The poignant piece brought to mind the times in my own life where people have said things like, “It’s just a cat. How can you spend that kind of money on a cat?” “It’s just a cat, it doesn’t love you like a human child can.” Or the very worst of all, after a beloved cat had died, “It’s just a cat. You can always get another one.”
You’ve probably had similar things said to you about your own dog or cat, because the world is filled with unfortunate people who have never bonded with a pet. They can’t possibly comprehend the depth of your love for “just a dog.” They don’t understand why you would consider “just a cat” to be a beloved family member that you’d do anything to keep safe, healthy and happy. The non-pet crowd often trivializes our relationships with our furry friends, because they don’t get that our pets will never be “just” anything.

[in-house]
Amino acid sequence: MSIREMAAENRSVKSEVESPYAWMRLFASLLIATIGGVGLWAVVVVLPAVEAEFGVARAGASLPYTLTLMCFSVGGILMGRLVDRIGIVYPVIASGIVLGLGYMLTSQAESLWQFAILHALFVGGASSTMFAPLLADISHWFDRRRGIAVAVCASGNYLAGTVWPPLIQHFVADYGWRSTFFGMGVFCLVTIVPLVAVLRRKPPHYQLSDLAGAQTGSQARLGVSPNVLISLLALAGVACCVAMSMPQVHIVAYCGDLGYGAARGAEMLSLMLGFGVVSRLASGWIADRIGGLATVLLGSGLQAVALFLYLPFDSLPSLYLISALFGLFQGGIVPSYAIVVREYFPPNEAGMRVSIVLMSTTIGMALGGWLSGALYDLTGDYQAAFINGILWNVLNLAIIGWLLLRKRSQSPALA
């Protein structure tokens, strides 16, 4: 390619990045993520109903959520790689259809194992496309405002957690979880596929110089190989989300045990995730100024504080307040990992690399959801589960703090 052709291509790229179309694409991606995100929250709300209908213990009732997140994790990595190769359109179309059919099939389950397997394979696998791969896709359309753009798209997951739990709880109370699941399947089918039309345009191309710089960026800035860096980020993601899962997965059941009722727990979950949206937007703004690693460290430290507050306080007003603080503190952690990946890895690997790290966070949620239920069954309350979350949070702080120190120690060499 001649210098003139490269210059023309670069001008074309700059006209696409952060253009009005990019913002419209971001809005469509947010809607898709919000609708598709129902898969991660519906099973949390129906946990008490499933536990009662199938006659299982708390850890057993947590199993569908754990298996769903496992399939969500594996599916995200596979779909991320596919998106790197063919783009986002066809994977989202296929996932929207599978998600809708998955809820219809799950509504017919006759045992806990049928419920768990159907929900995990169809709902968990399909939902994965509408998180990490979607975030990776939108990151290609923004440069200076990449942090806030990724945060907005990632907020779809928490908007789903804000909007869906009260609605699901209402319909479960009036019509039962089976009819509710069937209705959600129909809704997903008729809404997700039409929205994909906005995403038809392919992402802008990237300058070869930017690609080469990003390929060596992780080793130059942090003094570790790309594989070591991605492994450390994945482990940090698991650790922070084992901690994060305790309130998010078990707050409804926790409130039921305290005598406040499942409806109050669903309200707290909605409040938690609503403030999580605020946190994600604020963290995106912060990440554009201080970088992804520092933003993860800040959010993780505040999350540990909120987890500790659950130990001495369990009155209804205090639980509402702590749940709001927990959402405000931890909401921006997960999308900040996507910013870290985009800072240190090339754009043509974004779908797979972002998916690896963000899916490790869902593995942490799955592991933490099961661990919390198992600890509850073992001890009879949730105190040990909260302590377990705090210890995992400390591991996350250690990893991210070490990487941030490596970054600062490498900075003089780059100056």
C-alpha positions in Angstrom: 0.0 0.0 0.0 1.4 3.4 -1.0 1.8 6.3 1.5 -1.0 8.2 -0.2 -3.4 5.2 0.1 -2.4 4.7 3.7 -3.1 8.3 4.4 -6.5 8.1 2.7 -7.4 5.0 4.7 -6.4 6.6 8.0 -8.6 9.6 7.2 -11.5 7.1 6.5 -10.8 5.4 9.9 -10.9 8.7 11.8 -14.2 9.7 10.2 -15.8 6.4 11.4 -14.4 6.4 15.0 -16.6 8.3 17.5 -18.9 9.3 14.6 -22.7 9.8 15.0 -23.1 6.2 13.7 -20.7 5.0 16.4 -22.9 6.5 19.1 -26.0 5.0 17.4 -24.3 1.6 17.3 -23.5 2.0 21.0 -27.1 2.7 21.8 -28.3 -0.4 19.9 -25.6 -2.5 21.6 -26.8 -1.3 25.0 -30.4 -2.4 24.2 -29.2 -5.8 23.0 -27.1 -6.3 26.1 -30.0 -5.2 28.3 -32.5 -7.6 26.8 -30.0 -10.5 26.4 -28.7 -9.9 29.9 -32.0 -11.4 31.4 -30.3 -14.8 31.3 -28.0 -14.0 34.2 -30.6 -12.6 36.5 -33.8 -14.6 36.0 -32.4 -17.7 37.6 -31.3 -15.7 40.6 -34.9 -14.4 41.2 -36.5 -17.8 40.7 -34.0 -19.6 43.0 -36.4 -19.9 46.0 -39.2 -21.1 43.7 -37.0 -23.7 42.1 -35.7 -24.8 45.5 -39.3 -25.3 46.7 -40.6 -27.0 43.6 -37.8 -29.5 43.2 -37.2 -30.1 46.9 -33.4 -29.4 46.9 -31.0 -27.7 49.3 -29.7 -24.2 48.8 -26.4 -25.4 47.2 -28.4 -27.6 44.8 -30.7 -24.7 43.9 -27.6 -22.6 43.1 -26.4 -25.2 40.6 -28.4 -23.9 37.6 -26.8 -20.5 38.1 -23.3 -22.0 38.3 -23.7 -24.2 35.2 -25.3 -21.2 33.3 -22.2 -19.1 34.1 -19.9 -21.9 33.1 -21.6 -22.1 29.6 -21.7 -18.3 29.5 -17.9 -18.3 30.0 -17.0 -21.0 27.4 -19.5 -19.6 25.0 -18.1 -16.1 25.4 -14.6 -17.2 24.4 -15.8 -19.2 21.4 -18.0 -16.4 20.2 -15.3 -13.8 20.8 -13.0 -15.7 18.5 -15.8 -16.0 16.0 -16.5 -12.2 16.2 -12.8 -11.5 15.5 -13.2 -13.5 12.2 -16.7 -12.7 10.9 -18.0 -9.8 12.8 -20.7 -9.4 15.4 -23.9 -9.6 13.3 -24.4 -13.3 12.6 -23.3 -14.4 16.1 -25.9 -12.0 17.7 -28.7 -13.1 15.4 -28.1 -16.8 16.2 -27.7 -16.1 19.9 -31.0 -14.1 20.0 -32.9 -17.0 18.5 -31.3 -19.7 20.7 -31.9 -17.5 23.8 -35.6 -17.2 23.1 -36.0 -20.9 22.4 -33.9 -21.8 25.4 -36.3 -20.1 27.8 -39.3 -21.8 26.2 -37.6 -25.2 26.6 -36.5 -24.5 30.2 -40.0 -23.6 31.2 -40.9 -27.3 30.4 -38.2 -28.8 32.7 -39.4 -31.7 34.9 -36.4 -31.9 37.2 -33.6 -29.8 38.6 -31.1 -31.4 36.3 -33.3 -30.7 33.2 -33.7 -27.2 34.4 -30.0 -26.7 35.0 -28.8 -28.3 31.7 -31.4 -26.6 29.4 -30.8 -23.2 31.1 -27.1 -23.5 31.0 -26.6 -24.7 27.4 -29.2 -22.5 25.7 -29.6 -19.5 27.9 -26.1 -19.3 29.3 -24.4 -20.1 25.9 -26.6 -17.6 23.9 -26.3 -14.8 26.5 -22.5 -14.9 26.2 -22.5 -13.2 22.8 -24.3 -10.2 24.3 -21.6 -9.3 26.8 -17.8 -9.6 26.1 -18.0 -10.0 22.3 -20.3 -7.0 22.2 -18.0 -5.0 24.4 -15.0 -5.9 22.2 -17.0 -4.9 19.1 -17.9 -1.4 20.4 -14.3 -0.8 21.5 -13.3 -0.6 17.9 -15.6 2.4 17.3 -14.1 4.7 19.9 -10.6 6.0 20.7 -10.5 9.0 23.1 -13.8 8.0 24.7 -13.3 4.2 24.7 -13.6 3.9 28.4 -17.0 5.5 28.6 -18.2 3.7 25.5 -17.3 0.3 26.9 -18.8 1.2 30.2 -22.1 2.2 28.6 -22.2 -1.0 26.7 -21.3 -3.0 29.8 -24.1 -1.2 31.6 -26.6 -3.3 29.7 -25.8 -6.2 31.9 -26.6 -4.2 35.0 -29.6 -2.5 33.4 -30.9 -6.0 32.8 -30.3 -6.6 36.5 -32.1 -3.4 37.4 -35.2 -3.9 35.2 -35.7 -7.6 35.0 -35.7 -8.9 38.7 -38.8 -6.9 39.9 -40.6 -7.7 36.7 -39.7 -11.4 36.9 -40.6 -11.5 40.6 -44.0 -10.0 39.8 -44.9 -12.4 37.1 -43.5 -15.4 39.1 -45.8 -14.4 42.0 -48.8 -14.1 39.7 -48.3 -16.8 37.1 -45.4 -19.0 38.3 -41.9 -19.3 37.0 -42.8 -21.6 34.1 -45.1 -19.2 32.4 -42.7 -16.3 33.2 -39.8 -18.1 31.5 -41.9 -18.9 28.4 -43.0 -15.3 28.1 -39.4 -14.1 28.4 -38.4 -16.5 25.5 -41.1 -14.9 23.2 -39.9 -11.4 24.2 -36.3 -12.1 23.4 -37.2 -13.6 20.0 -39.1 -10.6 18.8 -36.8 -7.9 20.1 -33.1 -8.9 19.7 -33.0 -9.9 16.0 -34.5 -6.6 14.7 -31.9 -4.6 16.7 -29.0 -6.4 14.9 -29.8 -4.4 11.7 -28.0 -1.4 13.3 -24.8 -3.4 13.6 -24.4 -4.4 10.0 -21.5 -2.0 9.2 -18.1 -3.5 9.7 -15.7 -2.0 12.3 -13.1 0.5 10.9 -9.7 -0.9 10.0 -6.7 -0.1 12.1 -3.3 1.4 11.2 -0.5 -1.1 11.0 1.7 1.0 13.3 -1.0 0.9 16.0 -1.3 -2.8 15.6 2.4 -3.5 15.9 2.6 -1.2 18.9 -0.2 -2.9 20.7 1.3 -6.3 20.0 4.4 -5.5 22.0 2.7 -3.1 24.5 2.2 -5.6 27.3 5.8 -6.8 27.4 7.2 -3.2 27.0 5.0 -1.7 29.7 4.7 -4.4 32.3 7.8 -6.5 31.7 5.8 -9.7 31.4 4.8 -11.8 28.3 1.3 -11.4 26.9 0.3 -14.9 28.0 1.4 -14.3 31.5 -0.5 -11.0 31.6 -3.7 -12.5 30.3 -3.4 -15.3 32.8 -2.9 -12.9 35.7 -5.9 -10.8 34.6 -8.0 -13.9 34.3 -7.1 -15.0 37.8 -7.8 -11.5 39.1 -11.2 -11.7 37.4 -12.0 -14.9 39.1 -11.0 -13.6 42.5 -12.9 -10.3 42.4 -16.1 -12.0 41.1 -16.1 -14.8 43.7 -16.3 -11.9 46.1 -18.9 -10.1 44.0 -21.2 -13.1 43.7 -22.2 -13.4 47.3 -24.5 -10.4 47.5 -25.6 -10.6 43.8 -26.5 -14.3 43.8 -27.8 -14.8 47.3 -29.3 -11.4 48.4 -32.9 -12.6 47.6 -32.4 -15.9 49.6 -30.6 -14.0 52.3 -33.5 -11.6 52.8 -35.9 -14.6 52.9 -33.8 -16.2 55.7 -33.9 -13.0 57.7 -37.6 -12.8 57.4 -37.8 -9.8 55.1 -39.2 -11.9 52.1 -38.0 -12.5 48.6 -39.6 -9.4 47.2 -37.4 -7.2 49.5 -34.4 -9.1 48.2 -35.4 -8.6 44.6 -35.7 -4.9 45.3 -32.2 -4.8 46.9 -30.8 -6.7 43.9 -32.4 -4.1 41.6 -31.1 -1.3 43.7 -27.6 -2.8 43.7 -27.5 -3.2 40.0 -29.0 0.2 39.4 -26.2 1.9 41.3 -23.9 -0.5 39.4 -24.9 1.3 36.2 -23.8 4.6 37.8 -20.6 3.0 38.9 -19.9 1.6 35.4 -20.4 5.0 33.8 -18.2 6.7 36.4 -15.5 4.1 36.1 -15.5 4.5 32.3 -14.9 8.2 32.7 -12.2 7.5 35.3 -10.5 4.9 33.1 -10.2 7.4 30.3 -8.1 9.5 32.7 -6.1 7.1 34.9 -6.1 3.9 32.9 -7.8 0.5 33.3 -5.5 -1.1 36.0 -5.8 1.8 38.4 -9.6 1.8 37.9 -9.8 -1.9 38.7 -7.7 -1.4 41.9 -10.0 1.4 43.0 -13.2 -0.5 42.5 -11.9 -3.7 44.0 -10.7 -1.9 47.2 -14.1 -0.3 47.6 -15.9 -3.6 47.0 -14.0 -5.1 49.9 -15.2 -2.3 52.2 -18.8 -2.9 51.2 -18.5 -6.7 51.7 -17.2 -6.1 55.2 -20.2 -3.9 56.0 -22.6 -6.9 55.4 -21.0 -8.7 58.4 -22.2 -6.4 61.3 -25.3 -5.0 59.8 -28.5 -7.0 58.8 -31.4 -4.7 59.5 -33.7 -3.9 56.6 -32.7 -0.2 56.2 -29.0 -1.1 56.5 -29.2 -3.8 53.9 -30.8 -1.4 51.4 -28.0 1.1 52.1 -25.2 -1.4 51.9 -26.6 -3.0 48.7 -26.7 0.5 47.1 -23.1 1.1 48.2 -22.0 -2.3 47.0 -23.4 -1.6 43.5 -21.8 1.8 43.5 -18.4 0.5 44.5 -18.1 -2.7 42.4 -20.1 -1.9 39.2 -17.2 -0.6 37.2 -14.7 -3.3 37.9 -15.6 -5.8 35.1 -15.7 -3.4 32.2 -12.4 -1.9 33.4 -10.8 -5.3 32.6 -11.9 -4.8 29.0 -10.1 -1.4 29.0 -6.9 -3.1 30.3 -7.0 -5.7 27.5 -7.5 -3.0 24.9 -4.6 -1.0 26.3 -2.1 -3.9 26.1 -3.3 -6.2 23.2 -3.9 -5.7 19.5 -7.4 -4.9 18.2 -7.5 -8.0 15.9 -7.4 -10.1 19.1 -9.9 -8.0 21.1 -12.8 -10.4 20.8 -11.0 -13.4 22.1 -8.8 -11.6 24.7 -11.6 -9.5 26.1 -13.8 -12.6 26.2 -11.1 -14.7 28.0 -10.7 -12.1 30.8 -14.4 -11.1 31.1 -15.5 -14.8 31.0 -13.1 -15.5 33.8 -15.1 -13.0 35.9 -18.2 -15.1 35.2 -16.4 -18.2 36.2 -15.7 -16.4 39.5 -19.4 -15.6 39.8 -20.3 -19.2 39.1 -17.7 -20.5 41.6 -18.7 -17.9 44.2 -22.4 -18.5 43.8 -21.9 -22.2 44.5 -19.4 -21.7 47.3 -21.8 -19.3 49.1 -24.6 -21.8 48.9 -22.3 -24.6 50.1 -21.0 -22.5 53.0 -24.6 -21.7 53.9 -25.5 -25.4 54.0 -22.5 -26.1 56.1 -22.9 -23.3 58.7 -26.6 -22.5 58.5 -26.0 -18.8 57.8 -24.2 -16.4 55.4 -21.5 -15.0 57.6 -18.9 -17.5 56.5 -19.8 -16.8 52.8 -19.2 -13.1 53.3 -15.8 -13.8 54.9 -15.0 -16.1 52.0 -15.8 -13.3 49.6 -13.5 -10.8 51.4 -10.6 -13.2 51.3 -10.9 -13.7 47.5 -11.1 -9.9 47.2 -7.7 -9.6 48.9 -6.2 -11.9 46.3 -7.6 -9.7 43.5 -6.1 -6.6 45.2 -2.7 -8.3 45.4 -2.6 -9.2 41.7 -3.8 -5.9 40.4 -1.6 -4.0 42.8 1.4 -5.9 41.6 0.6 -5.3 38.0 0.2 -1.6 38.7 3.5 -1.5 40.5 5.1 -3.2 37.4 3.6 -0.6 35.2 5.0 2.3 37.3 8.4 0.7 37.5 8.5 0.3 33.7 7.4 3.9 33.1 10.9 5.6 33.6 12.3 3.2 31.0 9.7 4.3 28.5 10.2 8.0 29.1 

By Julia Williams
Every now and then my mother, a true non-pet person if ever there was one, says something along the lines of “Your cats sure are spoiled.” I smile and say “thank you.” I know she doesn’t mean that as a compliment, but to me it definitely is. If I am spoiling my cats, it means I am doing everything I can to make sure they are happy and healthy, and feel loved and appreciated.
Unlike spoiled children who run the risk of becoming brats who feel and act entitled, spoiled pets are just contented creatures who have a wonderful life. Are they thankful for it? I’m sure there are those like my mother who believe animals don’t have the capacity to feel thankful, or happy or sad either, for that matter. But we know better, don’t we?
Who among us can say that we haven’t seen looks of sheer joy on the faces of our pets? The greatest thing about making a pet happy is that it’s actually quite easy. They don’t ask for much other than to be well fed and well loved – now, how hard is that?
By Julia Williams
Although I don’t currently have a special “Cat Guy” in my life, I love them all because a) they are fond of felines and b) they’re not afraid to admit it. Some men think it’s not cool or “macho” to love cats because they see felines as feminine creatures. I have many wonderful male friends who love cats, and they would all tell you there is zero truth to that stereotype.